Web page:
In response to questions about the generational aspect of the work, movement priorities, and connections across reproductive rights and marriage equality work, Hilary Rosen added:

I'll also address questions about reaching youth for a moment because I worked in the music business for many years and founded Rock the Vote. And I've done a lot of work around messaging to young people. It is true that young people overwhelmingly support the freedom to marry. It is not true that young people have become more conservative around personal freedom issues.

You know, there is a division that conservatives have tried to put into this. Because young people are actually registering to vote about one-third Republican, one-third Democrat, and one-third Independent. So the increase for young people is really in Independents, not really in Republican or Democrat or pro-choice or anti-choice. So to get a message across, it's very much an issue of--is there a credible threat? Is there something that they can connect to?

And I do think that we need to find some ways to catch the media up to the current conversation about choice. Because as much as everybody thinks that the media loves really nice stories, and you know they love human-interest stories and the like, media operates on conflict. What we have seen in the choice areas is a really good example--take the conflict in the last election. You had Mourdock in Indiana and Todd Akin getting attacked on rape issues. (3) Every time there was conflict around this issue, voters did the right thing. When there's not a conversation about it--voters are left to their own devices, people are left to their own devices--they're not engaged. So, in some respects, part of this work around choice involves reengaging the conversation in a different way that allows people to come back into it. And I'm not sure that that's been done effectively enough.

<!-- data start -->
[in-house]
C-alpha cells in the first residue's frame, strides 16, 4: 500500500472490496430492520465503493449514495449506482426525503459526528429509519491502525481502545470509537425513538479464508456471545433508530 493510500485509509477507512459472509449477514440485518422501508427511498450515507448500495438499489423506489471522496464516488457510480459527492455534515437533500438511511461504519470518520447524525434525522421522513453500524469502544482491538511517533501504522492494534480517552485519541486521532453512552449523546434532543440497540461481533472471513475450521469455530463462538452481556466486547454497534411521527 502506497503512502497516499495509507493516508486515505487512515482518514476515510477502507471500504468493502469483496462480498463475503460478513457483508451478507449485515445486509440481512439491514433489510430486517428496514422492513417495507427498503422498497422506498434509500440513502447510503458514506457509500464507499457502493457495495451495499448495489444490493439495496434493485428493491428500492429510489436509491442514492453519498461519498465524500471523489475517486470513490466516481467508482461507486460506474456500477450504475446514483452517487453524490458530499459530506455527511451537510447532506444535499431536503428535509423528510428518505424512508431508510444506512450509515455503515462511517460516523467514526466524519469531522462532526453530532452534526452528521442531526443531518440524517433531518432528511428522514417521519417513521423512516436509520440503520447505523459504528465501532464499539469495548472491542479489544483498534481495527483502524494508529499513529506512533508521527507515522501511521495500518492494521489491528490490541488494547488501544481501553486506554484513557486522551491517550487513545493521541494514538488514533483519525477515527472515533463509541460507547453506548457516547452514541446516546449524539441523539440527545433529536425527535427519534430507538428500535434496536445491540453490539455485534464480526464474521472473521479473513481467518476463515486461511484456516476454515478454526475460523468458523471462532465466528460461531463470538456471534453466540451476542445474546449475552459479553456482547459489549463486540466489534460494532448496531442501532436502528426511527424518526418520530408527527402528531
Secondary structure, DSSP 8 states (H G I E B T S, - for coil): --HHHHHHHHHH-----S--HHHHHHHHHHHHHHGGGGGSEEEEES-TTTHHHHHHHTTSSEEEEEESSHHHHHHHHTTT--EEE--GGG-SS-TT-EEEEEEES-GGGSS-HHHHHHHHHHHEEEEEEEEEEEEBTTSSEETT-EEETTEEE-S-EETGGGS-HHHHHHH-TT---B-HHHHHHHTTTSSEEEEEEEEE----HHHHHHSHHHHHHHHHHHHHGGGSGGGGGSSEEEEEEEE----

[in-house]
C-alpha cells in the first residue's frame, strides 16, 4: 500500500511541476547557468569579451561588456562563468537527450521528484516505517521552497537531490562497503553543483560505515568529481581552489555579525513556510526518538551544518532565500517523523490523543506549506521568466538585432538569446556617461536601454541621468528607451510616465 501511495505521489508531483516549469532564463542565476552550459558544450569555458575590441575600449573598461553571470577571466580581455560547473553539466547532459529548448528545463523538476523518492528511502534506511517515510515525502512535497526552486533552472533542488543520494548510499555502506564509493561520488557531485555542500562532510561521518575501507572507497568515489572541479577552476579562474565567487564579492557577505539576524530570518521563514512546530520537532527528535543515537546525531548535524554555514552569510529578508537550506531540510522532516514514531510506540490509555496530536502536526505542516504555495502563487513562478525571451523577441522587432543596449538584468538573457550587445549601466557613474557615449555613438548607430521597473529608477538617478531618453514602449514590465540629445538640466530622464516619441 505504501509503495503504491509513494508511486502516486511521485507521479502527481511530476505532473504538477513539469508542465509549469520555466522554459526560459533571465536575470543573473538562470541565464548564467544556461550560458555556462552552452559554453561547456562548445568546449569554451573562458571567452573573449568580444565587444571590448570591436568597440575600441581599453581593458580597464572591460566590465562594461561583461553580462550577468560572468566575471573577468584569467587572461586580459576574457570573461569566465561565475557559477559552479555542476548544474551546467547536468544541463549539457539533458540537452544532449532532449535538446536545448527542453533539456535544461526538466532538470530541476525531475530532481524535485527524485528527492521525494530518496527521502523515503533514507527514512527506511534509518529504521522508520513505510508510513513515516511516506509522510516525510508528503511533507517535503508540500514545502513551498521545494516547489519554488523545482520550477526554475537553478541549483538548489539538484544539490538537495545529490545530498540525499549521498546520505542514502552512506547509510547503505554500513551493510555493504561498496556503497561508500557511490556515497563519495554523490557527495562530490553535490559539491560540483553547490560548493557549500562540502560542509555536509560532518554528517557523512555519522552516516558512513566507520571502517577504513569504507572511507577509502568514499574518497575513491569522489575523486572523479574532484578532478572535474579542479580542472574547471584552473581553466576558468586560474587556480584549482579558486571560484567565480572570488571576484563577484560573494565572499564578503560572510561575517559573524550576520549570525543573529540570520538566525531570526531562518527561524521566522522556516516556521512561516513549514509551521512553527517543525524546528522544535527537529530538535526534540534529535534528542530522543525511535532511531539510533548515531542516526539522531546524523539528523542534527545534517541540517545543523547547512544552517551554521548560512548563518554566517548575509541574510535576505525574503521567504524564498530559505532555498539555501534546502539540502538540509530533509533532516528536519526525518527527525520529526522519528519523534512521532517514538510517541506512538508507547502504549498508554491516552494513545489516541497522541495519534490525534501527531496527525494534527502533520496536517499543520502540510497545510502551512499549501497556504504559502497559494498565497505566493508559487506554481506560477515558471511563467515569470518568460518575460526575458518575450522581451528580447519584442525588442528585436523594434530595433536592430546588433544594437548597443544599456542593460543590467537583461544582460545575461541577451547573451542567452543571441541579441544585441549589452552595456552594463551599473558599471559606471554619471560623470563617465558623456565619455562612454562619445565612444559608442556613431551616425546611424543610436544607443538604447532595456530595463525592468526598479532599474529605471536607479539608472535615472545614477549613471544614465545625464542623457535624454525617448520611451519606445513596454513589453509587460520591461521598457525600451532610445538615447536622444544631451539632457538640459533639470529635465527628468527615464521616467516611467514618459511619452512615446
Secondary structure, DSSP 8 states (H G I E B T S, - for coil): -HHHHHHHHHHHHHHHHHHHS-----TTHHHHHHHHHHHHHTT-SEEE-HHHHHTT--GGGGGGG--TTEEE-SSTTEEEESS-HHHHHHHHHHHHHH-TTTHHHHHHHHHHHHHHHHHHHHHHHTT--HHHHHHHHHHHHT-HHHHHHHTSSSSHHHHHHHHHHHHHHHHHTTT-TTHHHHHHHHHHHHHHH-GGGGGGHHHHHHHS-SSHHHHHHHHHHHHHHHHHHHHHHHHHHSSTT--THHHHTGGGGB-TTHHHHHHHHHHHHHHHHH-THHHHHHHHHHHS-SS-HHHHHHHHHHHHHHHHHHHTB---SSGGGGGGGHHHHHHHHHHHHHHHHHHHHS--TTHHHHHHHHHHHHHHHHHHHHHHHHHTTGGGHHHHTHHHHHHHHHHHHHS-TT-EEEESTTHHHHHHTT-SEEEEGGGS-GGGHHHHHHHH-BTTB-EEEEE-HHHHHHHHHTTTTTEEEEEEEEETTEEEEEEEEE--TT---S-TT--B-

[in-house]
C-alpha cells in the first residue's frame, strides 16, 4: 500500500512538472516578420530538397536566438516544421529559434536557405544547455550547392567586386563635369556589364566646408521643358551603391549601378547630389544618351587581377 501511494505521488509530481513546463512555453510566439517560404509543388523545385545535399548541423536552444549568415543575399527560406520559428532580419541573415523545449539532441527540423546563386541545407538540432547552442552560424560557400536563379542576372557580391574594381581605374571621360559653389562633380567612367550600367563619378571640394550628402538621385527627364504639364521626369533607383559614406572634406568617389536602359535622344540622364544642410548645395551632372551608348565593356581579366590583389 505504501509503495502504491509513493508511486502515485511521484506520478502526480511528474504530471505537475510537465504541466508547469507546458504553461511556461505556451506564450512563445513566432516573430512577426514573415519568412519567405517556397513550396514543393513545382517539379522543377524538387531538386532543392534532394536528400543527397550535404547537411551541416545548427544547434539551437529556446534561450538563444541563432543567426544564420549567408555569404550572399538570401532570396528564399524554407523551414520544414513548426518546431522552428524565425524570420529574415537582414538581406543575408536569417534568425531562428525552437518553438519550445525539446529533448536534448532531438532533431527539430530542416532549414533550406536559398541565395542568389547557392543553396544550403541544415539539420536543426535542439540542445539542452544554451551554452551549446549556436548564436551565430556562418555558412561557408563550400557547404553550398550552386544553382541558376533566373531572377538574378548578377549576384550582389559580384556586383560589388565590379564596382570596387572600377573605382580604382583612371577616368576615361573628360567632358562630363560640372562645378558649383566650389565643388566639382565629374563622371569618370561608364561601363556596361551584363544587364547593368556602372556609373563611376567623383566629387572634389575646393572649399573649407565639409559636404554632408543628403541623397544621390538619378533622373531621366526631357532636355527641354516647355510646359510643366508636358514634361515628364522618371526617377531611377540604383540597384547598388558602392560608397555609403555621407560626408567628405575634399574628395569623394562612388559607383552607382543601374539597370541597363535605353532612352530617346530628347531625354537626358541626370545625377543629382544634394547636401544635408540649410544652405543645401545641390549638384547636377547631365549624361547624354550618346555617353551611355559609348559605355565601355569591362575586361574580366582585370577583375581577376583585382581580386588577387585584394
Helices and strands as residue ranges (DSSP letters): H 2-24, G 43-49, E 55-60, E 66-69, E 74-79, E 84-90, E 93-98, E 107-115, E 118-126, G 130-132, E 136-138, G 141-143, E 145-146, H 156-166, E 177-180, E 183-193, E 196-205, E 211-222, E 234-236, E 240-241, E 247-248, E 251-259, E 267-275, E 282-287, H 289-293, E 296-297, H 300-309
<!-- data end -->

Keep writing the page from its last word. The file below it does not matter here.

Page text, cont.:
The one piece I'll add about the future of the movement is about chipping away--are we worrying enough about LGBT equality and marriage rights being chipped away? I think we're getting smarter about cutting it off and finding allies to do it. My guess is that it's going to be harder, once marriage rights are established, to chip away at those rights the way the reproductive rights movement has experienced, just because there are so many elements to be chipped on the reproductive rights side, and more medical decisions and more places to go with it. I'm confident on the LGBT issues that we're going to have two or three of these attempts at religious freedom exemptions. We're going to beat them with a lot of work, and then I think we're moving on.